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I'm about to have a baby - the Birth Trauma Inquiry findings make it so hard to trust the system

The horrors of poor maternal care are compounded by how little we Brits are told about the raw realities and risks of birth. Why was I taught more about plants' reproductive systems than my own? 

May 14 2024, 14.17pm
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In my first antenatal class, I watched as our kind-faced midwife replicated the process of giving birth by slowly deflating a balloon with a ping-pong ball inside. As the air was pushed out with rhythmic squeezing (contractions), the neck of the balloon became longer and slowly began to open. This, I was told, represents my cervix. 

It was at this moment that I had to take a pause. Not because I was disturbed by the sudden pop as the ping-pong ball baby emerged into the world, but because I was struck by just how little I know about my own physiology.

As a woman in her mid-30s with a solid education, it felt pretty shameful to realise that before this class I wouldn’t have been able to describe my cervix - where exactly it is, what it looks like, or its precise function. My first pregnancy has been an avalanche of these learning moments, and I have been consistently baffled by how overdue it all feels. Why didn’t I know any of this stuff before conceiving my first child?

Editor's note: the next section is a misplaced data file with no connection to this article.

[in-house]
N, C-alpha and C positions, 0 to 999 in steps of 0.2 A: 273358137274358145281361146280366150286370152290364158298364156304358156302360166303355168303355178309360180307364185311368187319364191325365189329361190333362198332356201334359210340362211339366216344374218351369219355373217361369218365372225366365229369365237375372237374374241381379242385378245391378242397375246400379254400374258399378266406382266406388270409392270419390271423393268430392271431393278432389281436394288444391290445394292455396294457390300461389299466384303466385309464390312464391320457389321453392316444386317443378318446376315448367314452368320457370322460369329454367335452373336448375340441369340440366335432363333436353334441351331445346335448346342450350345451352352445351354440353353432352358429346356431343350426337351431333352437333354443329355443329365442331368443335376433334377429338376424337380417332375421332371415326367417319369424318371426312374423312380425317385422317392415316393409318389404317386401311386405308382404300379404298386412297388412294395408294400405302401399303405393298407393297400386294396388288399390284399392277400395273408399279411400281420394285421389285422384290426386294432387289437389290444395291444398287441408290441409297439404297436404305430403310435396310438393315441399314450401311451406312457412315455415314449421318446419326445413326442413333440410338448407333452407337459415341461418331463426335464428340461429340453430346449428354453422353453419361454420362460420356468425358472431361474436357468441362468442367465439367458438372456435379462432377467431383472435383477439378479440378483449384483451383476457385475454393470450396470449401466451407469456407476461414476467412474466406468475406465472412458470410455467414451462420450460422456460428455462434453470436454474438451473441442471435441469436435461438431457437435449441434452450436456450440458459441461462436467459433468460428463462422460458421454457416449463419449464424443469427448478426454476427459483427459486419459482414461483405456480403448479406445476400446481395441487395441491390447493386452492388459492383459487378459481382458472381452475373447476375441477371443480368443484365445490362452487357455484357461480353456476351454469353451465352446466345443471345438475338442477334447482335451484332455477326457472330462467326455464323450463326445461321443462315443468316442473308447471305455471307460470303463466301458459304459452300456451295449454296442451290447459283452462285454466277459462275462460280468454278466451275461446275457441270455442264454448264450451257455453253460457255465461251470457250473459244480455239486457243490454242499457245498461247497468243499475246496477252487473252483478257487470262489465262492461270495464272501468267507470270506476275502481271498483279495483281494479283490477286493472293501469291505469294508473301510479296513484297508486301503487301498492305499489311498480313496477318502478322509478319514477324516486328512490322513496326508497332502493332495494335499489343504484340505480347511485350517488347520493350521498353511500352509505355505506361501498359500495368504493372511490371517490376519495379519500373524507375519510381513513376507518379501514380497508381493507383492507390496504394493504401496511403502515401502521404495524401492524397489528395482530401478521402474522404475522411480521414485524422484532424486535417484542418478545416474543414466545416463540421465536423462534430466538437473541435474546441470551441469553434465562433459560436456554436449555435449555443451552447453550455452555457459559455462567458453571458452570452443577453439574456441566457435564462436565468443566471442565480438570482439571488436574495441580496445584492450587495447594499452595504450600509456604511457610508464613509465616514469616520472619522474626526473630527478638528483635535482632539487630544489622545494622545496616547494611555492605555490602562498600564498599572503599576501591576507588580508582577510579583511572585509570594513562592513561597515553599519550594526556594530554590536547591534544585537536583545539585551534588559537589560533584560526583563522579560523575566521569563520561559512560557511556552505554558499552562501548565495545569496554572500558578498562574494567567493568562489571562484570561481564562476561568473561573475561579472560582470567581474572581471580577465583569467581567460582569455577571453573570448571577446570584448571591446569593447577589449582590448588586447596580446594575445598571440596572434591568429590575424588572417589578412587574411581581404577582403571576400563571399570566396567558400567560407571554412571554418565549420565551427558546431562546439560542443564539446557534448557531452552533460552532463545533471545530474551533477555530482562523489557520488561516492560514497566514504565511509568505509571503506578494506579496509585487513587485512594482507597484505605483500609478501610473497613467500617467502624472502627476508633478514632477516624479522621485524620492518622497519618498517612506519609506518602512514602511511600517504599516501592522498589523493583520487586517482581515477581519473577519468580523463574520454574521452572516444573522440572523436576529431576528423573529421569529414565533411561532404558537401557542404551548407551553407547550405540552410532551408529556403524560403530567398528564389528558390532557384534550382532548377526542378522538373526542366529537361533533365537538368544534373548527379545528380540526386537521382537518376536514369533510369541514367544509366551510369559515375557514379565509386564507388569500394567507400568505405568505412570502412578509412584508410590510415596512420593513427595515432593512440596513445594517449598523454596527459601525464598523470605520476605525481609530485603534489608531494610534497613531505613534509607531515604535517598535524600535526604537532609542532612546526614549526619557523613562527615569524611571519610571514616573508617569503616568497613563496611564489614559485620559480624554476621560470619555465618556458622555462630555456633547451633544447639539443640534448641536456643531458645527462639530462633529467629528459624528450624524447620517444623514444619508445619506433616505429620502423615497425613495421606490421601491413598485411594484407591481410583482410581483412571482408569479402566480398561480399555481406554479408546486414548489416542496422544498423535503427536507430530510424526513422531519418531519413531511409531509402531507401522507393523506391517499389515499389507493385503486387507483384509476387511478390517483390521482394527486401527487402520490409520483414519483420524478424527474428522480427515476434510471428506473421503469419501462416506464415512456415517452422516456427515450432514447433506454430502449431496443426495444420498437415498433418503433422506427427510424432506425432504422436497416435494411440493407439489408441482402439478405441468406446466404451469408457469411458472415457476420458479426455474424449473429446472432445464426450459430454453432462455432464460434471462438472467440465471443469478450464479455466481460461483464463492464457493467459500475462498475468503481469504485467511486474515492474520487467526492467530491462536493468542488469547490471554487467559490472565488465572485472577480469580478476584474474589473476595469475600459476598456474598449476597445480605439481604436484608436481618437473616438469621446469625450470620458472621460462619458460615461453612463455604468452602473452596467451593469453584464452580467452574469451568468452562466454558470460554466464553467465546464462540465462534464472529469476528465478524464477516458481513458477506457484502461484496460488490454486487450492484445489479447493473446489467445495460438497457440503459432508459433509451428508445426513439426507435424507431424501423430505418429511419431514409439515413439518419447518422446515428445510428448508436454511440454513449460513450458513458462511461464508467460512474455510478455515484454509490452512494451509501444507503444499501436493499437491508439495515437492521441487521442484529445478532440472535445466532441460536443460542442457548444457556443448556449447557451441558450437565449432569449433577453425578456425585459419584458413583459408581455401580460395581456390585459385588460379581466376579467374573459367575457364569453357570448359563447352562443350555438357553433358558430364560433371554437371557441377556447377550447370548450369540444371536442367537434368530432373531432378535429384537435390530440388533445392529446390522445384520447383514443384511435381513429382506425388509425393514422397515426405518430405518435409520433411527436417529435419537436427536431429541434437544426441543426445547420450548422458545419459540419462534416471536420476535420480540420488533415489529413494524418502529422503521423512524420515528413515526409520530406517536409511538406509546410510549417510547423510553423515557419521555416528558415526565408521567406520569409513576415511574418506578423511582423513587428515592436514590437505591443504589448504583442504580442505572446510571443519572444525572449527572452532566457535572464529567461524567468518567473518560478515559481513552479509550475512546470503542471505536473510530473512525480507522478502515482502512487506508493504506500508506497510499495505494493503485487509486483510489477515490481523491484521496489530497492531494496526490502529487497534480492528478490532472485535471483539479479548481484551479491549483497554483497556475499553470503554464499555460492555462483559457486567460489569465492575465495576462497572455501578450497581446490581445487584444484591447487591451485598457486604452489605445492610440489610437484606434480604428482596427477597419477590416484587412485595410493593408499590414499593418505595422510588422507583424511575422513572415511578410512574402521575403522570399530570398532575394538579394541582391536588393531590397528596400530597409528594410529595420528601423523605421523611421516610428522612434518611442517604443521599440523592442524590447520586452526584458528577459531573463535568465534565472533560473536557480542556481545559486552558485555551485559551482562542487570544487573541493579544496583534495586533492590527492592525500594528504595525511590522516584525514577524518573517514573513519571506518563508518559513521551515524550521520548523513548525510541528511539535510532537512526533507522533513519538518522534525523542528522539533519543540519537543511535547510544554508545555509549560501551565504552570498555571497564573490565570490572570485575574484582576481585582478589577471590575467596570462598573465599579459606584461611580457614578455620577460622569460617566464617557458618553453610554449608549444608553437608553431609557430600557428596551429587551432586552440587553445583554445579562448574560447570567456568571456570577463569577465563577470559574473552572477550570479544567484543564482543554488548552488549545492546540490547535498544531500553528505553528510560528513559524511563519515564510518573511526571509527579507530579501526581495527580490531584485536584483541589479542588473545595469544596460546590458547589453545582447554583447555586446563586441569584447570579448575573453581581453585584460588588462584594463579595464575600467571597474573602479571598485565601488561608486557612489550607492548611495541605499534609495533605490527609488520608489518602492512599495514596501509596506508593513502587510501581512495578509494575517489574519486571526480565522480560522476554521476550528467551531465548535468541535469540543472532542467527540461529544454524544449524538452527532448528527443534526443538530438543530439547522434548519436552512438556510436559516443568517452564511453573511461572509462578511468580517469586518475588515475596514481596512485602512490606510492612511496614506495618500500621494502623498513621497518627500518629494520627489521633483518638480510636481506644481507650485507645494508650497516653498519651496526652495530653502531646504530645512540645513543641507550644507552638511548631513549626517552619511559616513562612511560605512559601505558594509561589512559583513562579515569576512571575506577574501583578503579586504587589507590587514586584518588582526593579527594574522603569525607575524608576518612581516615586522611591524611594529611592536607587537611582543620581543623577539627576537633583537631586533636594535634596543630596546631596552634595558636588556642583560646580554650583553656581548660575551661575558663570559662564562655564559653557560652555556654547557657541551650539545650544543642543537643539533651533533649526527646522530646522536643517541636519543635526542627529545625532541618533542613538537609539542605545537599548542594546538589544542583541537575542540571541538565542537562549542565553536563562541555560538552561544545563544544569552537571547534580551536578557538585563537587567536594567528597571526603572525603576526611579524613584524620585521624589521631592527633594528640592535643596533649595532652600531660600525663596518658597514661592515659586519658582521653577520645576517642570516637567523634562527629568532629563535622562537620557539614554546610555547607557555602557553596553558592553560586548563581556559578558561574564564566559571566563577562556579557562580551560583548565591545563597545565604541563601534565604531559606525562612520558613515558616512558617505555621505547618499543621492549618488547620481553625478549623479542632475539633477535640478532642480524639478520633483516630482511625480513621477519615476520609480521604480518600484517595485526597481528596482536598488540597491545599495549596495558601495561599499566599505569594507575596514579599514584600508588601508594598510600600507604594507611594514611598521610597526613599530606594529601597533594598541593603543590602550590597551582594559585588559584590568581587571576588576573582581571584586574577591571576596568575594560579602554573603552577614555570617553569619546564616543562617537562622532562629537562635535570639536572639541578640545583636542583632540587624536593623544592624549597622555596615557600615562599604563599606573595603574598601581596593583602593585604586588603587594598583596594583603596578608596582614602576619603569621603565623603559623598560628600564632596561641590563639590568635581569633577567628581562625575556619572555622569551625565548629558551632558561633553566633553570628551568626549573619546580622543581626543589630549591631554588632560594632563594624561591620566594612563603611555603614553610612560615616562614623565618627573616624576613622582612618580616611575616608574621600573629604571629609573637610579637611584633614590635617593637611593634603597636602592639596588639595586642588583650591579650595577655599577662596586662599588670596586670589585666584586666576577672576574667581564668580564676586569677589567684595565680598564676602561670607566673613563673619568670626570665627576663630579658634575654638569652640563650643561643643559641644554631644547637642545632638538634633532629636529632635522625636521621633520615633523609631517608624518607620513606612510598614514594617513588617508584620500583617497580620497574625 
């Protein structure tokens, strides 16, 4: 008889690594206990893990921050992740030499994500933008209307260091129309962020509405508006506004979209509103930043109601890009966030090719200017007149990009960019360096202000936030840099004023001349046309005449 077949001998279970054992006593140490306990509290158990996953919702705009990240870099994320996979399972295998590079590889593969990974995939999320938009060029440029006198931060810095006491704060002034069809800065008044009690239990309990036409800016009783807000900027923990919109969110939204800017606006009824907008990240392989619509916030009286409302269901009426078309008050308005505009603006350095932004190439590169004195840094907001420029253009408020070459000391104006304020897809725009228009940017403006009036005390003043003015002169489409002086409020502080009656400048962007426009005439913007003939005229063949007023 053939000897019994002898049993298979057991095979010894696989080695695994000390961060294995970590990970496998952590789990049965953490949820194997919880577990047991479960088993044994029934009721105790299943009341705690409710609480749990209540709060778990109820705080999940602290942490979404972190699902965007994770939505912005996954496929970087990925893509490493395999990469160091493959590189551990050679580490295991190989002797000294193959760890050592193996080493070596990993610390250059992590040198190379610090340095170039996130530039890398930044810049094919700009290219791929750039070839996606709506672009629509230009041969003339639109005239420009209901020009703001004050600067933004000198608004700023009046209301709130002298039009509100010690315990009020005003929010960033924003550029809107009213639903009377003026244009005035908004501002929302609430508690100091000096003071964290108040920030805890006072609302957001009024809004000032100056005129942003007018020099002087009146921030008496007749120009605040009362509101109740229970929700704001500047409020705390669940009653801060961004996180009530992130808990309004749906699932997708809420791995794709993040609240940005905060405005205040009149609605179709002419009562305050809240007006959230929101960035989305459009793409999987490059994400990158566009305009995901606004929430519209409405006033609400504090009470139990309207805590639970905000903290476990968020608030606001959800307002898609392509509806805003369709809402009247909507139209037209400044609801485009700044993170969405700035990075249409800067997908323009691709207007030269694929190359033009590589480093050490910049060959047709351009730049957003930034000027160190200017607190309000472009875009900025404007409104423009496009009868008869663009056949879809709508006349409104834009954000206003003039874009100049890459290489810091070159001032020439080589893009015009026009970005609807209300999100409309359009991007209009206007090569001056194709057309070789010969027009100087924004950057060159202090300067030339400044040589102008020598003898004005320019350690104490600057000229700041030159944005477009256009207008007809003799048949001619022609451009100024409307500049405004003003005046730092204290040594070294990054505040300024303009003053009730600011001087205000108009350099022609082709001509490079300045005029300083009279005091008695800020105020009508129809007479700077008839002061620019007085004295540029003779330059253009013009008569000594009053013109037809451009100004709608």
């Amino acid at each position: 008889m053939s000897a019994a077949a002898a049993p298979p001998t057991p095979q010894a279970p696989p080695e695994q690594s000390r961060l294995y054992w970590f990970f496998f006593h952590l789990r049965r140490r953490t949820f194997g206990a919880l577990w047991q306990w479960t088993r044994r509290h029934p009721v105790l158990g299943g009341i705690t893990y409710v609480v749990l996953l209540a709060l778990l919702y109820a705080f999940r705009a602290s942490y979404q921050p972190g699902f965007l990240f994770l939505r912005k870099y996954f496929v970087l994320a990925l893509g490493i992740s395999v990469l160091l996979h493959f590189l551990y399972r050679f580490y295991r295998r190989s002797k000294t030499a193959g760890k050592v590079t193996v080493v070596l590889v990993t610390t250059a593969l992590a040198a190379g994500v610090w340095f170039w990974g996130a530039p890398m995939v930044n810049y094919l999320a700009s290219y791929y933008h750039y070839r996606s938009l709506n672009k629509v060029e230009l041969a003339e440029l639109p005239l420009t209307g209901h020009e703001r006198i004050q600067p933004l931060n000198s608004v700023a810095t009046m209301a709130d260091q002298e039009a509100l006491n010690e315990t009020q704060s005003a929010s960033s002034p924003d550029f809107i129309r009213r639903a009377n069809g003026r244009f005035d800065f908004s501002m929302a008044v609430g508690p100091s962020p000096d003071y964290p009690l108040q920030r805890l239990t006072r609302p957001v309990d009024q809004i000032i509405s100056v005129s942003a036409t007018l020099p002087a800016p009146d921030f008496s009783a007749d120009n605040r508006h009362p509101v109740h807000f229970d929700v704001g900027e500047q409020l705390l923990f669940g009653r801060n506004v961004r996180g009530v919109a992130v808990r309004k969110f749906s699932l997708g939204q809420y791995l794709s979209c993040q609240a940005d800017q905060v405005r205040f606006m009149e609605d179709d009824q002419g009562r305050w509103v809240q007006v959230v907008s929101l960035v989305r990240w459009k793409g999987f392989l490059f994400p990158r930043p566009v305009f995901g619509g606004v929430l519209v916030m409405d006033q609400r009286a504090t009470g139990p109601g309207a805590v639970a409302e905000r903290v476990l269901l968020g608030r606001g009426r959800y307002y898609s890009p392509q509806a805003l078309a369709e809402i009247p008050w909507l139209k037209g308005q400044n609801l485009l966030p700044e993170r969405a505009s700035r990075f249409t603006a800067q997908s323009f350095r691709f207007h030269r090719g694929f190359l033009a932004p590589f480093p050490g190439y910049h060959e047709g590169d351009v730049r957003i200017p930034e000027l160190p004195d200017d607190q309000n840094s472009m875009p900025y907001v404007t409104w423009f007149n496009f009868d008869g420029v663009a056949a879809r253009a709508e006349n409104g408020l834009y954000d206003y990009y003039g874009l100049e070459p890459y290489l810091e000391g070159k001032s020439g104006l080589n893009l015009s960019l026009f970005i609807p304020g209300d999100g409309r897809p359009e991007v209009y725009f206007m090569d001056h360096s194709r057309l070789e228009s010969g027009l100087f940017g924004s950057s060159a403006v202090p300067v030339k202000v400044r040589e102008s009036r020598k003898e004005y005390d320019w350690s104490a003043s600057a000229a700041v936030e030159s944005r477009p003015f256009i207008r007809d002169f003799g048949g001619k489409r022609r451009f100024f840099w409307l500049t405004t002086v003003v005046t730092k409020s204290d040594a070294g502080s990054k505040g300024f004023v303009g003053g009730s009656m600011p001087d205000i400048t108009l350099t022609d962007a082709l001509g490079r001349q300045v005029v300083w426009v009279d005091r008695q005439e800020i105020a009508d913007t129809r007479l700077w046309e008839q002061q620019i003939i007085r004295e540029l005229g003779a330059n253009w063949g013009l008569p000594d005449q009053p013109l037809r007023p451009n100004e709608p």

I am at the slightly unnerving stage of late pregnancy where I could technically go into labour in two days, two weeks, or I could still have a month to go. So, naturally, the news this week concerning the birth trauma inquiry and the harrowing stories mothers are sharing has made for scary reading. Just the breadth and variety of the failings and the things that can go wrong is terrifying in itself, but coupled with an intrinsic lack of knowledge about how my own body actually works has triggered an overwhelming feeling of disempowerment. 

The inquiry - which heard evidence from more than 1,300 people who have given birth - has called for an overhaul of the UK's maternity and postnatal care after finding poor care is “all-too-frequently tolerated as normal”, with women reporting that they were ignored, mocked, shouted at, and denied pain relief.

The inquiry also found women from ethnic minority groups experienced particularly poor care, with reports of direct and indirect racism. 

The recommendations from the All-Party Parliamentary Group on Birth Trauma include recruiting more midwives and doctors to reduce risks associated with staff shortages, a commitment to tackling racial inequalities in maternity care, and the need to respect mothers' choices around giving birth and access to pain relief. 

This is all well and good, and should be implemented. But I would also argue for earlier and more comprehensive birth education for everyone, of all genders, starting in primary school or Year 7 at the latest, in the first year of secondary school. It would help to build confidence when it comes to making vital decisions about birth, advocating for yourself, and feeling empowered and in control during your birthing journey. For the thousands of English and Welsh teenagers who experience their first pregnancy before they turn 16 this could be a lifesaver. And for everyone who experiences pregnancy at any point of their life, this could be a lifeline - both physiologically and for their mental health.